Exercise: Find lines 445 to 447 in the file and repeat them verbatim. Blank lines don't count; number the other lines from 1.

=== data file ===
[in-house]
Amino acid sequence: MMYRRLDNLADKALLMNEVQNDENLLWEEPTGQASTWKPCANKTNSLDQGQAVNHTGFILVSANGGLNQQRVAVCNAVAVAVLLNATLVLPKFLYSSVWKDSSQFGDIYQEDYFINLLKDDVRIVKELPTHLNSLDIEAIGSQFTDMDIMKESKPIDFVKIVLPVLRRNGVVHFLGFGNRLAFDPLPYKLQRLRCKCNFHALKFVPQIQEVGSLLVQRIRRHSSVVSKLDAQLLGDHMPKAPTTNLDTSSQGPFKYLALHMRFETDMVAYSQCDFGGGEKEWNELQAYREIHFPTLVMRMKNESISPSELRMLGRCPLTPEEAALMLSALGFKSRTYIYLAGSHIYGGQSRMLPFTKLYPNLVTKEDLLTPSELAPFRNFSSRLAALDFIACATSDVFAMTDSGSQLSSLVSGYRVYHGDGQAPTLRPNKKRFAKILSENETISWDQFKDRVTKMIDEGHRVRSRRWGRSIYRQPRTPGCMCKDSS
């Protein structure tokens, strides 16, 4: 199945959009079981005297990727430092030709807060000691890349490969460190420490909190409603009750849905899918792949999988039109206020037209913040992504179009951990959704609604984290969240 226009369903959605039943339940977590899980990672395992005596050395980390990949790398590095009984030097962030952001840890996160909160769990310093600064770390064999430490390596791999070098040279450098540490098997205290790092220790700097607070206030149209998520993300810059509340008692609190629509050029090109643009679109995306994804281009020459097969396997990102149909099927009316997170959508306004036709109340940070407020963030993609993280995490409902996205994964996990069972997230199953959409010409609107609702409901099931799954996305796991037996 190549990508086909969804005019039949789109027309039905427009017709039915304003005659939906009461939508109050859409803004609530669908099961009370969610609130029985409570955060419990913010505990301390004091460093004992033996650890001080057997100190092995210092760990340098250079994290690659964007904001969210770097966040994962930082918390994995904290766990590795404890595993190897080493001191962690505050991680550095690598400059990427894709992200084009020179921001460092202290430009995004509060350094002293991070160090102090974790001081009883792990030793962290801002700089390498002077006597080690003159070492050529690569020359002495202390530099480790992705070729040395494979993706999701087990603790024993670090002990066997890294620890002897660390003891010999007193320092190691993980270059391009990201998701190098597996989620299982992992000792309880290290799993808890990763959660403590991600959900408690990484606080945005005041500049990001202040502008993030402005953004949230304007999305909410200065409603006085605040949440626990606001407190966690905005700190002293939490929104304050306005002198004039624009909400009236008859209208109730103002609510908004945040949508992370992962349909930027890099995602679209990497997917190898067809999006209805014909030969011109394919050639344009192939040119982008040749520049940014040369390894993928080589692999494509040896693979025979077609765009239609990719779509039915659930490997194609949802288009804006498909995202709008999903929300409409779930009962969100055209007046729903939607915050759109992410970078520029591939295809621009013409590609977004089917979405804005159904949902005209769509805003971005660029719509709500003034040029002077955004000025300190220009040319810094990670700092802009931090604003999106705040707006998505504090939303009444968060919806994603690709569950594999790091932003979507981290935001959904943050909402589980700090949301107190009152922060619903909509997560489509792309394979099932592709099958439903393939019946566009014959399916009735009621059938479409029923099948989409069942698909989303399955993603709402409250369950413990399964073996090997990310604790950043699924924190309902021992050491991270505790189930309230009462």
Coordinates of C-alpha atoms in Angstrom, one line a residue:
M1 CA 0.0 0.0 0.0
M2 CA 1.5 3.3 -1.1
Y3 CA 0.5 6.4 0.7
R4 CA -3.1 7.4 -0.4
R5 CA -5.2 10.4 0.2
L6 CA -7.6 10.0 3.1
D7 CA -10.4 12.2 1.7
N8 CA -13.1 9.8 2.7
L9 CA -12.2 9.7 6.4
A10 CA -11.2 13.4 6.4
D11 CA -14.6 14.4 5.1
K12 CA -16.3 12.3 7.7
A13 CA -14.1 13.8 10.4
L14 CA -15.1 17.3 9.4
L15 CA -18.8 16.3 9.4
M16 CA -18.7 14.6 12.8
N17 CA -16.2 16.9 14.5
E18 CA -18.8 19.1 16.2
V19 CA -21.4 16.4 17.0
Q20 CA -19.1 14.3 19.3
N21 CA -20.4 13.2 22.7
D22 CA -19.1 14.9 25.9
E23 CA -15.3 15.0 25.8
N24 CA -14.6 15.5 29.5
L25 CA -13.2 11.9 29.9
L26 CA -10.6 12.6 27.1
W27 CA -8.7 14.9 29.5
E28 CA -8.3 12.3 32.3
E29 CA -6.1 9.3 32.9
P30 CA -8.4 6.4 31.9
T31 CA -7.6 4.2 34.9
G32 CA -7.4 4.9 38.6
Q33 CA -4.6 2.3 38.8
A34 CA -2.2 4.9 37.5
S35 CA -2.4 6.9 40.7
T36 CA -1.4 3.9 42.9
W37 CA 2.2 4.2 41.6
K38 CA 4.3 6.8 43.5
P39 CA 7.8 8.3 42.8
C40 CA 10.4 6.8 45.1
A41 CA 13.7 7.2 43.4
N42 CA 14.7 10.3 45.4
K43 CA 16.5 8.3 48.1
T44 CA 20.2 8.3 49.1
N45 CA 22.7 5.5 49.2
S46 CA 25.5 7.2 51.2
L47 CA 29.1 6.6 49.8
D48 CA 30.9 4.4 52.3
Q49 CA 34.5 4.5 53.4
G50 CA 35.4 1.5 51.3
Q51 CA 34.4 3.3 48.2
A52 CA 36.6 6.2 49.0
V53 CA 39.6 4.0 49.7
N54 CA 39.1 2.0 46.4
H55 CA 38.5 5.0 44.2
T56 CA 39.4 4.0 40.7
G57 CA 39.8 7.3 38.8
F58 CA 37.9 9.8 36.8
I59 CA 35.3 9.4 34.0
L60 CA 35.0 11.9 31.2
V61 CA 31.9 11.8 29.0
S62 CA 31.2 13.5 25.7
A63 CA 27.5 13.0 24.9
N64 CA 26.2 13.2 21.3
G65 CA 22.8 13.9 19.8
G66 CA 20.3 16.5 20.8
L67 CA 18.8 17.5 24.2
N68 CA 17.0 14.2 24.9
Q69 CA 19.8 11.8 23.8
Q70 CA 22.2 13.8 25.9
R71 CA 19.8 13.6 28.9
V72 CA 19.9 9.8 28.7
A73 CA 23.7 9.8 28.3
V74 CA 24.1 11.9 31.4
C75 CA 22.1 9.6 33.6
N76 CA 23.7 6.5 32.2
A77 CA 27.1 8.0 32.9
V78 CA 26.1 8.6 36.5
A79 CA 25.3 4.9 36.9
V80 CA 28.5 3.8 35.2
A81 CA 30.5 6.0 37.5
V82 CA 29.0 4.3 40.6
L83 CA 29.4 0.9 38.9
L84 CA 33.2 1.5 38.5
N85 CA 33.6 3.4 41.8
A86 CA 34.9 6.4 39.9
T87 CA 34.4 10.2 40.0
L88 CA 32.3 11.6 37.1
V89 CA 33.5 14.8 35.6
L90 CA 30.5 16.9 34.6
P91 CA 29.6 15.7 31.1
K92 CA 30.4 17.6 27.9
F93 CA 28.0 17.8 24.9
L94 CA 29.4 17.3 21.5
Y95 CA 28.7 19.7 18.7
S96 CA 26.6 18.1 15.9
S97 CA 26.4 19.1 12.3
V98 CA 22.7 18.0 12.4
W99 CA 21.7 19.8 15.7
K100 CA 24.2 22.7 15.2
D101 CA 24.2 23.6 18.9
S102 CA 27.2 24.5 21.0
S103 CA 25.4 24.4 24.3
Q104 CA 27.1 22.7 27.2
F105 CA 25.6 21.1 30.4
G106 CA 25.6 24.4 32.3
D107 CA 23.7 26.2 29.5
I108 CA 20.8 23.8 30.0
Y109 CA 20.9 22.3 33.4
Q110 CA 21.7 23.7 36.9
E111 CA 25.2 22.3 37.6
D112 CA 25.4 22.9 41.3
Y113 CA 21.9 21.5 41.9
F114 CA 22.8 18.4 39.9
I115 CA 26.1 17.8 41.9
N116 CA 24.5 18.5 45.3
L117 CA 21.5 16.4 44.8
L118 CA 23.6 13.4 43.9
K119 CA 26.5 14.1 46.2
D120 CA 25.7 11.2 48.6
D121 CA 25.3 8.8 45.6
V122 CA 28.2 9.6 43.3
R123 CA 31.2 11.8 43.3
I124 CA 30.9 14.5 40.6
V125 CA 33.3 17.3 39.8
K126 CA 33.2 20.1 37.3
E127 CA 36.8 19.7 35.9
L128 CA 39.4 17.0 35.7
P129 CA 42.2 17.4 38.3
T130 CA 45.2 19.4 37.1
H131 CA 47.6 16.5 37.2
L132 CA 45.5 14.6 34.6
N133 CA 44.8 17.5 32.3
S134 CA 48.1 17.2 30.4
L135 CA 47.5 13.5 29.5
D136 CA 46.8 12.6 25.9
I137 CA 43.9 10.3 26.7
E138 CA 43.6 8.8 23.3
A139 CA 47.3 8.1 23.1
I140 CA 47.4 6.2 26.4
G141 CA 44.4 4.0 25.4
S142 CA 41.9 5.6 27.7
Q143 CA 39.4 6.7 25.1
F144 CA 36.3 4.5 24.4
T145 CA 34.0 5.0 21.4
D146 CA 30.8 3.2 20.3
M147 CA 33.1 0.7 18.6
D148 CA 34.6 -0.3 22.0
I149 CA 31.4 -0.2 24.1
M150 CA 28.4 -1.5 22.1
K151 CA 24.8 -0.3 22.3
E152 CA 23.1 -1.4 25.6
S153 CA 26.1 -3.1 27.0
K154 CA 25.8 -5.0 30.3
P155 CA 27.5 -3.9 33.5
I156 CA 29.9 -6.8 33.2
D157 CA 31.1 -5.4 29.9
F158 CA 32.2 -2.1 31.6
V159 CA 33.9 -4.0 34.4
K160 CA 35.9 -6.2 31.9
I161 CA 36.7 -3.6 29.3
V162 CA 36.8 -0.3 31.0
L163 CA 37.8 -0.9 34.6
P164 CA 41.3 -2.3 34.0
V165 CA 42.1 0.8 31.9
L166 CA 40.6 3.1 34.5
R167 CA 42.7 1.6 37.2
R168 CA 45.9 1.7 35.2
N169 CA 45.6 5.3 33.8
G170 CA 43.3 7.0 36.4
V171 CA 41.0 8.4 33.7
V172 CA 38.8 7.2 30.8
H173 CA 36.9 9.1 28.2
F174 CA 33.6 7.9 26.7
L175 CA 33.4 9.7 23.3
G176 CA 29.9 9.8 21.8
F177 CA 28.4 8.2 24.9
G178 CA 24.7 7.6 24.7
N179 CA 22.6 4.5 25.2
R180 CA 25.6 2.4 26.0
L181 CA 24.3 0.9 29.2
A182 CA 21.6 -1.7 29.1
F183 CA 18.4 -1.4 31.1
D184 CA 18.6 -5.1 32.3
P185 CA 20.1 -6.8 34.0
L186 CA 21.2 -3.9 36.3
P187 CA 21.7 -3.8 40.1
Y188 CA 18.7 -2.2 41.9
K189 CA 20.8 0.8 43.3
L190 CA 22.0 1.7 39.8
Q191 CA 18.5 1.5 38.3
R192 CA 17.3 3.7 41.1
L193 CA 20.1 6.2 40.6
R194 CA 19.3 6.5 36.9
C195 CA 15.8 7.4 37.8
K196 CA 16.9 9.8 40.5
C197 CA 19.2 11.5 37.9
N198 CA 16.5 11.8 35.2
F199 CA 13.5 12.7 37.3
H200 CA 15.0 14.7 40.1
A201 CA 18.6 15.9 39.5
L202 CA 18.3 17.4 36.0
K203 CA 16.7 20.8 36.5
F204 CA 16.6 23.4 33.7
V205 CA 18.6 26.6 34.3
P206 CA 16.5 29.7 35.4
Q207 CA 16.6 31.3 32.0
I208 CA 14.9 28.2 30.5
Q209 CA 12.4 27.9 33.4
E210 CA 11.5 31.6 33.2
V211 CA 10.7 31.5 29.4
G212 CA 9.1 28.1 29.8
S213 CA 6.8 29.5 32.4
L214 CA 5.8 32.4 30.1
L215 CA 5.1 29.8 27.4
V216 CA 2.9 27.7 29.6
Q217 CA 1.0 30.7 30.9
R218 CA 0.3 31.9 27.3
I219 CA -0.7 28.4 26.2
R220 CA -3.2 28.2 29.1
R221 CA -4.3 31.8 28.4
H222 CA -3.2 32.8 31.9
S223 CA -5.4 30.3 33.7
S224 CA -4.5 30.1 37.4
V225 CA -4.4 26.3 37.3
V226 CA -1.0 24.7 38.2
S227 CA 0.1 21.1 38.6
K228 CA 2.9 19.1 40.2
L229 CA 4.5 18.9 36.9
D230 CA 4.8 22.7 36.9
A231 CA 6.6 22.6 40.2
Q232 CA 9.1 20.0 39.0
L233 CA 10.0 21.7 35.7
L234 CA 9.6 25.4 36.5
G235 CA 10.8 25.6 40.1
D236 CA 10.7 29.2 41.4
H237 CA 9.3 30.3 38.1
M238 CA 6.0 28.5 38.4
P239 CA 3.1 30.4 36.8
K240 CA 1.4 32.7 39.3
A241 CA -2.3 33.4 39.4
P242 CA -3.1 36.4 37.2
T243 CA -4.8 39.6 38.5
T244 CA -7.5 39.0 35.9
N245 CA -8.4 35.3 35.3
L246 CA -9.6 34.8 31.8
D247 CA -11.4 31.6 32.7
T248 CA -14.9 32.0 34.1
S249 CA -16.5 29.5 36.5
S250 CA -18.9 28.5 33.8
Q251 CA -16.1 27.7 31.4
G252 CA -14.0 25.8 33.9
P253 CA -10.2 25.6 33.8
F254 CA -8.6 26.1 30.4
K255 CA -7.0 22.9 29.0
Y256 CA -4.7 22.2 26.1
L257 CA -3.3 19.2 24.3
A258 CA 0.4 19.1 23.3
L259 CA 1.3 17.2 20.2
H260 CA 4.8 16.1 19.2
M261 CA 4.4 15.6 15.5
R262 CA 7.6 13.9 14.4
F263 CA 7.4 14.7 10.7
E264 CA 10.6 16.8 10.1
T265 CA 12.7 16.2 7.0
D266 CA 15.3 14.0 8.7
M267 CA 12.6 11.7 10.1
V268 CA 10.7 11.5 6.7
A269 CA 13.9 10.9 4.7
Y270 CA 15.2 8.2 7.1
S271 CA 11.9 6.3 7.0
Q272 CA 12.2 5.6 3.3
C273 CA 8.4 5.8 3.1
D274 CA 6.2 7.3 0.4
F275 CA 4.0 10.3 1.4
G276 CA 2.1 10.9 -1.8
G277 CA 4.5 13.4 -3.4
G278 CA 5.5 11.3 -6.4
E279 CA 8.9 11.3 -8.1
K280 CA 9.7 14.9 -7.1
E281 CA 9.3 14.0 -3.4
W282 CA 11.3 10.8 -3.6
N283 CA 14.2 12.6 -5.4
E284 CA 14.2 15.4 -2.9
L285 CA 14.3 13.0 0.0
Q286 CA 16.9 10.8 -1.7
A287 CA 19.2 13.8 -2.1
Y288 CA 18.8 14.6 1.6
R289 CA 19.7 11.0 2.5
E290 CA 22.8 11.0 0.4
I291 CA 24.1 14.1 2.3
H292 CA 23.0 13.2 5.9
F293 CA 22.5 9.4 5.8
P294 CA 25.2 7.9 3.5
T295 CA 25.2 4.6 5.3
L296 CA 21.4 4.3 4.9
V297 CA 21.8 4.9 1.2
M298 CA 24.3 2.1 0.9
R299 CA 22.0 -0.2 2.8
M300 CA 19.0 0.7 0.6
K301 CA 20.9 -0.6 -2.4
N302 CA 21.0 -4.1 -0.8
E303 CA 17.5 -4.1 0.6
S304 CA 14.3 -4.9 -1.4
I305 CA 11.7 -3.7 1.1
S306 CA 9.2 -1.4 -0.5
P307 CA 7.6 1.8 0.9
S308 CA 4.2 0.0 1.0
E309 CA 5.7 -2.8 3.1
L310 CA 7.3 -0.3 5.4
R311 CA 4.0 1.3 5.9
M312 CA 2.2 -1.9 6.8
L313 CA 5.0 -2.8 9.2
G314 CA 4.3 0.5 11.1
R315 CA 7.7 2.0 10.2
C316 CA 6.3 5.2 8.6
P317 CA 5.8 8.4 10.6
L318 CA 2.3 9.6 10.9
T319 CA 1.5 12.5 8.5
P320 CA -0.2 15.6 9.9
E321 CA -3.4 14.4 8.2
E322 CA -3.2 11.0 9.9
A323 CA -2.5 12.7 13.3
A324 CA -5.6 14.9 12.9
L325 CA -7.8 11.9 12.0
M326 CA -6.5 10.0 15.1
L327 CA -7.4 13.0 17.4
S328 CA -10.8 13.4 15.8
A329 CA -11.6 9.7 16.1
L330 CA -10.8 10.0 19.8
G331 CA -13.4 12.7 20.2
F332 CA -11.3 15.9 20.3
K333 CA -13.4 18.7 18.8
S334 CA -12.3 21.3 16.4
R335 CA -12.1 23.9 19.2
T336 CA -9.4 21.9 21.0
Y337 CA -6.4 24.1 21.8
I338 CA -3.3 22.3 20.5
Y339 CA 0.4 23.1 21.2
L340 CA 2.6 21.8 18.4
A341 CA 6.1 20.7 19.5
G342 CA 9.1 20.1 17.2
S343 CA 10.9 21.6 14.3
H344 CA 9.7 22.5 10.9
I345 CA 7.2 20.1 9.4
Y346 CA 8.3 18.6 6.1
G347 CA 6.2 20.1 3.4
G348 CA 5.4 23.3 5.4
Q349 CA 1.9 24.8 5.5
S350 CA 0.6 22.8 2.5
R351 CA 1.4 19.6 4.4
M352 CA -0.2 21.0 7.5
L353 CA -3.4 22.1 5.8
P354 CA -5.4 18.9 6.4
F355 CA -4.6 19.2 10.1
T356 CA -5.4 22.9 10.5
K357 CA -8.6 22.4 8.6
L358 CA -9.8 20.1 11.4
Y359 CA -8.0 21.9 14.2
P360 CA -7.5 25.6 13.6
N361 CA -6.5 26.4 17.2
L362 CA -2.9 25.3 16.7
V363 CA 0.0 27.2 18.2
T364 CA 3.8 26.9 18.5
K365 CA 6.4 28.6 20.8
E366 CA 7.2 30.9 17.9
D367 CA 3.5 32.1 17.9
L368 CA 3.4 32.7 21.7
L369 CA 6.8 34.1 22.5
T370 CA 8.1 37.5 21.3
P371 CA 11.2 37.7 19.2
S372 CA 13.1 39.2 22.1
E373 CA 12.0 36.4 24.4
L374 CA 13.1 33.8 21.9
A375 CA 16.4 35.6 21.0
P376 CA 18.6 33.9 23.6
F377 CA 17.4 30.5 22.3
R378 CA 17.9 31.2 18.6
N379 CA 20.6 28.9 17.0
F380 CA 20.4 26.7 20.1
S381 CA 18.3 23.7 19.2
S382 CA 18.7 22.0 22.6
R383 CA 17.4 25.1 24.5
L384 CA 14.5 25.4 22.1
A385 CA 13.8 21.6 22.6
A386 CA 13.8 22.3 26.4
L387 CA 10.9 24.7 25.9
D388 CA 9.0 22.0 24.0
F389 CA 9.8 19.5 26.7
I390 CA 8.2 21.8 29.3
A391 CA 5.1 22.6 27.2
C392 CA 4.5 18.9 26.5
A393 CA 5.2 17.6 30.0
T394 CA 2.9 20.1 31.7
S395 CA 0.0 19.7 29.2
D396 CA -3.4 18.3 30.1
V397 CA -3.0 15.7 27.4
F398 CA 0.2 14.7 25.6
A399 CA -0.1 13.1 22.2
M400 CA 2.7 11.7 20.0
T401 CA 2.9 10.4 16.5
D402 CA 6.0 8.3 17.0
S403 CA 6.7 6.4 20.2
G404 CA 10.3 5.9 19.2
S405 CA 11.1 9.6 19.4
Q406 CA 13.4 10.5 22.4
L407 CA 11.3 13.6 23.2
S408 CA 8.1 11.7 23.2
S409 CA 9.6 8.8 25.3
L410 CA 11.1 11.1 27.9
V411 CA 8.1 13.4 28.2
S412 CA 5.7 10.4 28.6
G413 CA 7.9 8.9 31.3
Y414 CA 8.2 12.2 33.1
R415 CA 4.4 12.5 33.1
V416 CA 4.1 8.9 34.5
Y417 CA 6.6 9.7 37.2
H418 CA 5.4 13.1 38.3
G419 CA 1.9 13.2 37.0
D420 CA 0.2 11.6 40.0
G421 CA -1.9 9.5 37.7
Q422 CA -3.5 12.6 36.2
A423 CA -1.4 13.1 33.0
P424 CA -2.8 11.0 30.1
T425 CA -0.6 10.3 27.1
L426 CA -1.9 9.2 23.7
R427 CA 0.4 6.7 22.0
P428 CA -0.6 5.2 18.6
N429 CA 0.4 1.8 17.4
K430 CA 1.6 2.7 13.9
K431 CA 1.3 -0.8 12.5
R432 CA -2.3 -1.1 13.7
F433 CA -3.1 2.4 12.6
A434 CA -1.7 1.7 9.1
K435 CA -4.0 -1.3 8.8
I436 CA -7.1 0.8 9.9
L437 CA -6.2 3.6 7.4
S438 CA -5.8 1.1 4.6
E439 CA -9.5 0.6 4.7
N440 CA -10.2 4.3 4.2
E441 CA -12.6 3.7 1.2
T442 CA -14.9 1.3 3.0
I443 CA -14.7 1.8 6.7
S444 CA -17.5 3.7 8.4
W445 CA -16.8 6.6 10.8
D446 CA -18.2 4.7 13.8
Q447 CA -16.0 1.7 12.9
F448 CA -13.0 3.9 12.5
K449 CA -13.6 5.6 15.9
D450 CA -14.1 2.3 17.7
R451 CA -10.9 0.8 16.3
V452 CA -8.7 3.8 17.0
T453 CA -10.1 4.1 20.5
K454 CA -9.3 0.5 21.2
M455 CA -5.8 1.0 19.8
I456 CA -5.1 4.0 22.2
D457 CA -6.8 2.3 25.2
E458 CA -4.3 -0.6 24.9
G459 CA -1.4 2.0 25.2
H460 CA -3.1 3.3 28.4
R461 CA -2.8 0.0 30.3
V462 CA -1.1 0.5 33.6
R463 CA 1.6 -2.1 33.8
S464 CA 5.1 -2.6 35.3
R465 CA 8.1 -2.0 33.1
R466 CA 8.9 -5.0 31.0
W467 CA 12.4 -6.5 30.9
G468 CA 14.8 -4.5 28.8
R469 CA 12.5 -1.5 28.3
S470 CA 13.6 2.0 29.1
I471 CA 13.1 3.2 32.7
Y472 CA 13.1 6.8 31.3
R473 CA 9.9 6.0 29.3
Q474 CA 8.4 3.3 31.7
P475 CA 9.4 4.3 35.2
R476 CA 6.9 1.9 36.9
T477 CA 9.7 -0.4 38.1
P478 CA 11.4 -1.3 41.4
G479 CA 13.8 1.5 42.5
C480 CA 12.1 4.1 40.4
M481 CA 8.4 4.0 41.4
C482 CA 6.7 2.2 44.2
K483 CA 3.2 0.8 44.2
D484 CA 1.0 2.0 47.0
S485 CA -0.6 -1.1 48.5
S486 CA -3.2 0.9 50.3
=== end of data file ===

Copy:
E441 CA -12.6 3.7 1.2
T442 CA -14.9 1.3 3.0
I443 CA -14.7 1.8 6.7